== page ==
NLIHC State Coalition Partner, the Housing and Community Development Network of New Jersey (the Network), and its allies are celebrating a victory in their hard-fought effort to include provisions for sustainable and fair rebuilding in the New Jersey Department of Community Affairs (NJDCA) Sandy Disaster Recovery Action Plan. On April 29, HUD announced the approval of $1.8 billion for Super Storm Sandy-related rebuilding efforts after amending the NJDCA submitted Action Plan to include suggestions made by advocates during the public comment period. The Network is heartened by HUD’s decision to require the state to equally address the needs of renters and homeowners impacted by the storm, while also making rebuilding in neighborhoods with the greatest damage and provisions for special needs populations a greater priority.
After many attempts to urge NJDCA to adopt their comments to the state plan, advocates submitted a letter to HUD Secretary Shaun Donovan that urged HUD to require NJDCA to revise its plan, which provided more assistance to homeowners than renters – by a four to one margin –when the storm impacted the two almost equally (see Memo, 4/12/13). In addition, advocates asserted that the NJDCA plan would promote rebuilding communities without real consideration for rising sea levels and changing weather conditions. The letter, signed by more than 80 advocates, represents a broad coalition effort to insure rebuilding happens in a way that provides equal opportunity for low income and marginalized populations, and increased protections from future storms in areas rebuilt with recover dollars.
The following changes were made to the plan as a result of the advocacy efforts:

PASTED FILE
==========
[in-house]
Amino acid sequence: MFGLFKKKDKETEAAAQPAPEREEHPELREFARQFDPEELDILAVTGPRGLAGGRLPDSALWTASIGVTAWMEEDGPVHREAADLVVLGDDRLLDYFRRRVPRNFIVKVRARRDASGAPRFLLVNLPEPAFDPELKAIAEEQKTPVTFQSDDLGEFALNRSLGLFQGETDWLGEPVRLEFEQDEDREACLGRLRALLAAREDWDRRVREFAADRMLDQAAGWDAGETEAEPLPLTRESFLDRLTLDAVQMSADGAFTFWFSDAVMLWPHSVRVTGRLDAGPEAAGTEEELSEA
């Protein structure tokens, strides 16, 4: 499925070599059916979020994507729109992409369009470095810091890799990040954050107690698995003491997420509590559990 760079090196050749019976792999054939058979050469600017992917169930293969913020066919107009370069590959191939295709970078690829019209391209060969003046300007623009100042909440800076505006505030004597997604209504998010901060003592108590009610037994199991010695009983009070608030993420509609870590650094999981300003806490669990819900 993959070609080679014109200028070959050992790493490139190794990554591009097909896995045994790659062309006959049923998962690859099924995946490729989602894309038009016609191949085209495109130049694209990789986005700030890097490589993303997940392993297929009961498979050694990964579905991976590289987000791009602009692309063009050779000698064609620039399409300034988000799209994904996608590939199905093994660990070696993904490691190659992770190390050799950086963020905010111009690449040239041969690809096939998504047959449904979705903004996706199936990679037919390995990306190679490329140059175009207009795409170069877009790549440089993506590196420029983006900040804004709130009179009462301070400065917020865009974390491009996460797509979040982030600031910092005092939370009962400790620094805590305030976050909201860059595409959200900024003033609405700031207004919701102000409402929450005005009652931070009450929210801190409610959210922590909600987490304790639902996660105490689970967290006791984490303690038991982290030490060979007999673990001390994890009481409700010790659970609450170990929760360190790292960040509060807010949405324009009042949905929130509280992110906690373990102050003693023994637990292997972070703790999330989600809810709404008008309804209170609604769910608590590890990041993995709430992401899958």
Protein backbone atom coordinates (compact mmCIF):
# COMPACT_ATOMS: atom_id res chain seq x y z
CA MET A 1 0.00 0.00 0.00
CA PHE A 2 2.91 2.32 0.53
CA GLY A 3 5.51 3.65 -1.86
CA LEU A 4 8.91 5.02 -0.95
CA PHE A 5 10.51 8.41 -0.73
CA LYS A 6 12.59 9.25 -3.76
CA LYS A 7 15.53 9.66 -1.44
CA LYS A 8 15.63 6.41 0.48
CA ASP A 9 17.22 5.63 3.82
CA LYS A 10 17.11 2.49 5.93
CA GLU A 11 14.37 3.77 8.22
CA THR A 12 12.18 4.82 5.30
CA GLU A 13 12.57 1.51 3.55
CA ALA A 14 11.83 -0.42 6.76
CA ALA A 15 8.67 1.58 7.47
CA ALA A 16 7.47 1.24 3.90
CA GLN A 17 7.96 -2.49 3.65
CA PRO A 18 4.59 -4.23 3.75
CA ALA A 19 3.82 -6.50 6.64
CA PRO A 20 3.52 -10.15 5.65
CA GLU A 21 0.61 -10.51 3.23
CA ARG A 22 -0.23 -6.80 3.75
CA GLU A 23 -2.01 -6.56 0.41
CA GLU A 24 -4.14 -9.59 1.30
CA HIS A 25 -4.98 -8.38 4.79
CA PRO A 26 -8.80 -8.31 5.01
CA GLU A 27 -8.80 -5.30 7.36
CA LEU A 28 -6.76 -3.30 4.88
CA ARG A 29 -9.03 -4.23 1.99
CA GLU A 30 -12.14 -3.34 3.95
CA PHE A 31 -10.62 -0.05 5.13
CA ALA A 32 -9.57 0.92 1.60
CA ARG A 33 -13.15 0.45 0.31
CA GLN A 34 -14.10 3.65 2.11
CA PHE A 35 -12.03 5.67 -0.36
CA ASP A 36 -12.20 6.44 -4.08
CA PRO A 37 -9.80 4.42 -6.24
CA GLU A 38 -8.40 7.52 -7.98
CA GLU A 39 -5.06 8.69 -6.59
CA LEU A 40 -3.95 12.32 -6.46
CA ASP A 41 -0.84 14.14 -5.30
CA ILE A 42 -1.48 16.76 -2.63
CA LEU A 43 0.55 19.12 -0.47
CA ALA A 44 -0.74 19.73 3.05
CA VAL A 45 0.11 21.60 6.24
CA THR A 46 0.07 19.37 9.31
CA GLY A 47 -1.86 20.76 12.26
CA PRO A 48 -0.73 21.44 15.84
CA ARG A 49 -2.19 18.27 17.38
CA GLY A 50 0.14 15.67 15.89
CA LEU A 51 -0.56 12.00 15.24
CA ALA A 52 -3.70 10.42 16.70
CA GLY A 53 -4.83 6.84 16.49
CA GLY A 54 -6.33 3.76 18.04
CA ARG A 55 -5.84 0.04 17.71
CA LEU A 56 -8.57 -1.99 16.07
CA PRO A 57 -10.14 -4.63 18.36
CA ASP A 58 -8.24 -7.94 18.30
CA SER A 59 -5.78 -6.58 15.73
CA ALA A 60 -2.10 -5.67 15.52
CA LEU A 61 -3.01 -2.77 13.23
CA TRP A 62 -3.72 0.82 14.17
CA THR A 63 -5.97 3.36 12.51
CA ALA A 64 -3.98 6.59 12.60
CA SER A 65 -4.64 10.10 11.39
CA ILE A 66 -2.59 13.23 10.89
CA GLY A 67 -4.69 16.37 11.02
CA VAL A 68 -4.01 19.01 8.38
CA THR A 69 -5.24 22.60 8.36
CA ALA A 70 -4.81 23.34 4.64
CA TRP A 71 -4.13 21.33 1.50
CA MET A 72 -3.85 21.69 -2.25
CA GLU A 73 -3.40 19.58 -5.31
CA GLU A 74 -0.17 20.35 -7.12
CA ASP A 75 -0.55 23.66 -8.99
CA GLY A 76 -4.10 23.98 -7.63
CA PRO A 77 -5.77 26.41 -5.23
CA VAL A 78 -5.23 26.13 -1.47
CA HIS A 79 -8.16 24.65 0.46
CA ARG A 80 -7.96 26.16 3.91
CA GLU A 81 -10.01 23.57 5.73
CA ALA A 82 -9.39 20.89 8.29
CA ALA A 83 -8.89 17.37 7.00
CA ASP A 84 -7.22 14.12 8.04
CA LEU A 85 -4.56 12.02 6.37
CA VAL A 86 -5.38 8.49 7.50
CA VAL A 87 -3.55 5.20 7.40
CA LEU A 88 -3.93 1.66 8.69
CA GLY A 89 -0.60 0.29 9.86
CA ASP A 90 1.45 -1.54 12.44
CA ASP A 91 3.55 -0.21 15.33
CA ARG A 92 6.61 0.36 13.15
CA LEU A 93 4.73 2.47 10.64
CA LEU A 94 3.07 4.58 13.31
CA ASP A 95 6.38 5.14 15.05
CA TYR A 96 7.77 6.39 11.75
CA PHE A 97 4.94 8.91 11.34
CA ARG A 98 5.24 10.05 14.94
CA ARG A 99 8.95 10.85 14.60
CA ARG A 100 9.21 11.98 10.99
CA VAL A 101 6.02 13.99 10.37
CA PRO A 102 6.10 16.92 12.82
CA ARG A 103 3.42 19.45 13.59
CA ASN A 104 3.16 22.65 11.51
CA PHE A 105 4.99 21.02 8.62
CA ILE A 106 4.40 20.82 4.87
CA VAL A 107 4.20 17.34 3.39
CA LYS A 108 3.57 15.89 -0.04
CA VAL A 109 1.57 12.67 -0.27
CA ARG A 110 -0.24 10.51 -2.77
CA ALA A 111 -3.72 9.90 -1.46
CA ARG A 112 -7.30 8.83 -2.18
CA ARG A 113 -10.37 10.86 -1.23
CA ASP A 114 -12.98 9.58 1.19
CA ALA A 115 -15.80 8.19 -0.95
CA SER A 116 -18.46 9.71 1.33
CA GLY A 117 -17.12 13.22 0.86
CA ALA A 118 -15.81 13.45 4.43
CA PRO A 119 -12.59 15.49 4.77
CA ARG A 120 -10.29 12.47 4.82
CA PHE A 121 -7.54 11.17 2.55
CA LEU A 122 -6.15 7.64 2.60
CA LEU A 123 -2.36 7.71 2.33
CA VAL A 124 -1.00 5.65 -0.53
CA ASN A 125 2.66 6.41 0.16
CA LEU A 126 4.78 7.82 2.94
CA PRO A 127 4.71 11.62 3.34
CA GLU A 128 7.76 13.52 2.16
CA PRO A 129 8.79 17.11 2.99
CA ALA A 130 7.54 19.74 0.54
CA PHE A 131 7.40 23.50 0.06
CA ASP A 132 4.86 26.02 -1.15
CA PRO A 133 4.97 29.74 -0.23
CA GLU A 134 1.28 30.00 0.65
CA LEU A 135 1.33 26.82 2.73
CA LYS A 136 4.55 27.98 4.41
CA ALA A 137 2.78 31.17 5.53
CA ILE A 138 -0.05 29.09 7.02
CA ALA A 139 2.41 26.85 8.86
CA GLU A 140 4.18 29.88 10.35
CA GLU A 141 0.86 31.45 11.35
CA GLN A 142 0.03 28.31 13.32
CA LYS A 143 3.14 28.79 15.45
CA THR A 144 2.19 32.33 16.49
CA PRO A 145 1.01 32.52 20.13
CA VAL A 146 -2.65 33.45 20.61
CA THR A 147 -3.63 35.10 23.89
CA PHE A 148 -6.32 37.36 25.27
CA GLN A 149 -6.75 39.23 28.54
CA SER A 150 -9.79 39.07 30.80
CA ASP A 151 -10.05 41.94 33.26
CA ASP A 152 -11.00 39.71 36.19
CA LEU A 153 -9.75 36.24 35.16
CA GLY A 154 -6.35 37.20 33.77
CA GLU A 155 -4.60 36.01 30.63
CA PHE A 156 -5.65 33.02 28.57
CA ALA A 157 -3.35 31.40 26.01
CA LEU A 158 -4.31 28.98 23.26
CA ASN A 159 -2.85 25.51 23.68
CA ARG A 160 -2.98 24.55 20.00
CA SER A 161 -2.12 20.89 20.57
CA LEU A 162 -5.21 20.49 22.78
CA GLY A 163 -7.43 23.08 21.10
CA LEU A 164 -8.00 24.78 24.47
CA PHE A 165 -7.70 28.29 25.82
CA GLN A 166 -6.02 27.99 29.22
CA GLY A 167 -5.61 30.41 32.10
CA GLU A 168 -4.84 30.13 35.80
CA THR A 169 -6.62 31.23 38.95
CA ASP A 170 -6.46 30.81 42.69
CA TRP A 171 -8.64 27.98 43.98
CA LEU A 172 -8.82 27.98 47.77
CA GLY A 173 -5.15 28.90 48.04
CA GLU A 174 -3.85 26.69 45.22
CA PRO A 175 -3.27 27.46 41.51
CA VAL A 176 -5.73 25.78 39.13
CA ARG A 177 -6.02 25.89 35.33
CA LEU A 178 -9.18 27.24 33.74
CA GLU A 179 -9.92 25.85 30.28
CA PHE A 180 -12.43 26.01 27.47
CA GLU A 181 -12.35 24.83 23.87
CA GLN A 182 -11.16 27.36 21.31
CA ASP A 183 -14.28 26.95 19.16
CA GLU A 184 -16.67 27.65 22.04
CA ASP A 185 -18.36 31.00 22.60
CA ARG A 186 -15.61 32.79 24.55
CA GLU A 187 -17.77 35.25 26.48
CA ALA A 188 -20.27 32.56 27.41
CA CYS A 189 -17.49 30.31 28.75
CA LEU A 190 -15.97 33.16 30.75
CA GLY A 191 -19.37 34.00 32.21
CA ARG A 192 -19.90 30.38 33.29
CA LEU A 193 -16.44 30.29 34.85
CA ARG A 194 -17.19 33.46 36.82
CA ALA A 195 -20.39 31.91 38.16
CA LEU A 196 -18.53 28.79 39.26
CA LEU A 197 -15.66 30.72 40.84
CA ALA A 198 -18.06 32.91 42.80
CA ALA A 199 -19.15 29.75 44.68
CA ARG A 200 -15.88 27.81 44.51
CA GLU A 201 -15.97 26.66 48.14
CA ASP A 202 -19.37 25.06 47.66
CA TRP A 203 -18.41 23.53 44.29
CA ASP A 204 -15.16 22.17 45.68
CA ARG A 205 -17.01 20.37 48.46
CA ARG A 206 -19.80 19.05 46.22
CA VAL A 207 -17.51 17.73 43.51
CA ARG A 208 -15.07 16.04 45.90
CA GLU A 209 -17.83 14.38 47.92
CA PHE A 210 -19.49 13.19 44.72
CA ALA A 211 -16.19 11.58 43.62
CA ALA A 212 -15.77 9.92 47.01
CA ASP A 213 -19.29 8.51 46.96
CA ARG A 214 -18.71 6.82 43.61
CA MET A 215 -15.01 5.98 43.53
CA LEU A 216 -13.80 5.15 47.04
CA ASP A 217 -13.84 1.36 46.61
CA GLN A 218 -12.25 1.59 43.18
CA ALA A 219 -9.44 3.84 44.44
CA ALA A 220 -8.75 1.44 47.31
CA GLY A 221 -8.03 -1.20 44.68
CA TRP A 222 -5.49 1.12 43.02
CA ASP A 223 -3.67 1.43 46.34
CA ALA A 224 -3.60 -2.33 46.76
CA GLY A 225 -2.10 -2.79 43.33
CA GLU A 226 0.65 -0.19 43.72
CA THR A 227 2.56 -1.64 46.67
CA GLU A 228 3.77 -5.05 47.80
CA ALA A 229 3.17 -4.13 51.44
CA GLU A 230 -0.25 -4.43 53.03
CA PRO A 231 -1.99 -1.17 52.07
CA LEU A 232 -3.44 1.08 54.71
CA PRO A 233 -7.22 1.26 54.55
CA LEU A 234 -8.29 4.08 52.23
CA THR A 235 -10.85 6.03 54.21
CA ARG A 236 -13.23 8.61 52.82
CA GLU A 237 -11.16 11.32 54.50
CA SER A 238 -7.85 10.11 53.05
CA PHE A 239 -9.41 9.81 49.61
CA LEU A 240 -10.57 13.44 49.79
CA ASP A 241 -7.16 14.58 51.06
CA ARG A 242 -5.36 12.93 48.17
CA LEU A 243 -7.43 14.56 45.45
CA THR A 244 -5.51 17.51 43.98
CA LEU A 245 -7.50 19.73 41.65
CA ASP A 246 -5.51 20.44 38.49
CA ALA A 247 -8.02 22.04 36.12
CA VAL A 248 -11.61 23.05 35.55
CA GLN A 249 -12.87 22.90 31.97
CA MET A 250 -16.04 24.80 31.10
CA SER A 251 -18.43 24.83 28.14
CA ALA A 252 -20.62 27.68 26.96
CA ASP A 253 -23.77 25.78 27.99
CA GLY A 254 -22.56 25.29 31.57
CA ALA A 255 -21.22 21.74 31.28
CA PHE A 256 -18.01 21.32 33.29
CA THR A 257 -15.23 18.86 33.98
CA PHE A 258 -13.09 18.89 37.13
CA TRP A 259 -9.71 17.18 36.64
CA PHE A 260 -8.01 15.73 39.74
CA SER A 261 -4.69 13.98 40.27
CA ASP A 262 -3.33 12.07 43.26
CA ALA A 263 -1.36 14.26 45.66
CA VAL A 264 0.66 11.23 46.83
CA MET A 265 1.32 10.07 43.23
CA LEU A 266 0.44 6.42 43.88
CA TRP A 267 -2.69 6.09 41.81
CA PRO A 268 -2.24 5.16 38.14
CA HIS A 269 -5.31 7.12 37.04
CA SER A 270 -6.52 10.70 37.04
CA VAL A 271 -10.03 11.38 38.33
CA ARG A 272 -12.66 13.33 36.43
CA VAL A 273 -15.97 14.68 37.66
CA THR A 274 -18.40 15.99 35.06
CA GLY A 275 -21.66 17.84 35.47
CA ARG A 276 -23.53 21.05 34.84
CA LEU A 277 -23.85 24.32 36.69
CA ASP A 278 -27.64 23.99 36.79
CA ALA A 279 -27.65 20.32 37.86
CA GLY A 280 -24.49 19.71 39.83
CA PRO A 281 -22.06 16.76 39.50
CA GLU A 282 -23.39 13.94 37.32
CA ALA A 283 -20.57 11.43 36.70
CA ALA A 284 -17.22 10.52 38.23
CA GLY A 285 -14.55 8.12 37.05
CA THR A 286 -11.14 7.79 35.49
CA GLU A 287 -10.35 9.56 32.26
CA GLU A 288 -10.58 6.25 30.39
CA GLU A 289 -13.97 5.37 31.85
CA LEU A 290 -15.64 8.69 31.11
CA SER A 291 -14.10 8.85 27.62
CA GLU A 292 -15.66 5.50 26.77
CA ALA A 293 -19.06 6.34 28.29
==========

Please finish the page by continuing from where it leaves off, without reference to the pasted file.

- Increased funding by $75 million to address the needs of renters. The NJDCA plan only allocated 22% of housing funds to renters, despite the fact that 43% of the state’s households that registered for FEMA assistance after the storm were renters. The HUD allocation increases the rental housing share to 30%.
- Increased funding to address damage to public housing from $5 million to $20 million and includes provisions for potential added funding in future rounds.
- Adds a plan to help people whose first language is not English access Sandy recovery programs.
- Requires detailed analysis of neighborhoods with the most damage and requires targeting of funds to hardest hit areas.
The Network, and other advocates in NJ, NY and CT will continue their partnership to support the Sandy Tax Relief Act of 2013 (H.R. 2137), which would increase the disaster recovery allocation of Low Income Housing Tax Credits by raising the per capita rate to $8, provide $250 million in New Markets Tax Credits and provide tax-exempt bonds for Sandy-impacted areas. Advocates are circulating a letter thanking Representative Pascrell (D-NJ) and the original co-sponsors of H.R. 2137 for their leadership in reintroducing the legislation in 2013, and their subsequent work in Congress to get the bill enacted. Organizations in Sandy-affected areas are asked to sign the letter and encourage other organizations to sign.
"Rebuilding New Jersey is a monumental task and we are ready to roll up our sleeves and get started," said Staci Berger, executive director of the Network. "HUD Secretary Shaun Donovan was right to require the Christie Administration to make their plan fairer and we're glad to see that there's an improved and more balanced allocation between homeowners and renters than what was originally proposed. Now everyone affected by Sandy has a more equal opportunity to move forward."
To view the H.R. 2137 thank you letter: http://tinyurl.com/m3kd5na
For more information contact Lorena Gaibor at email@example.com.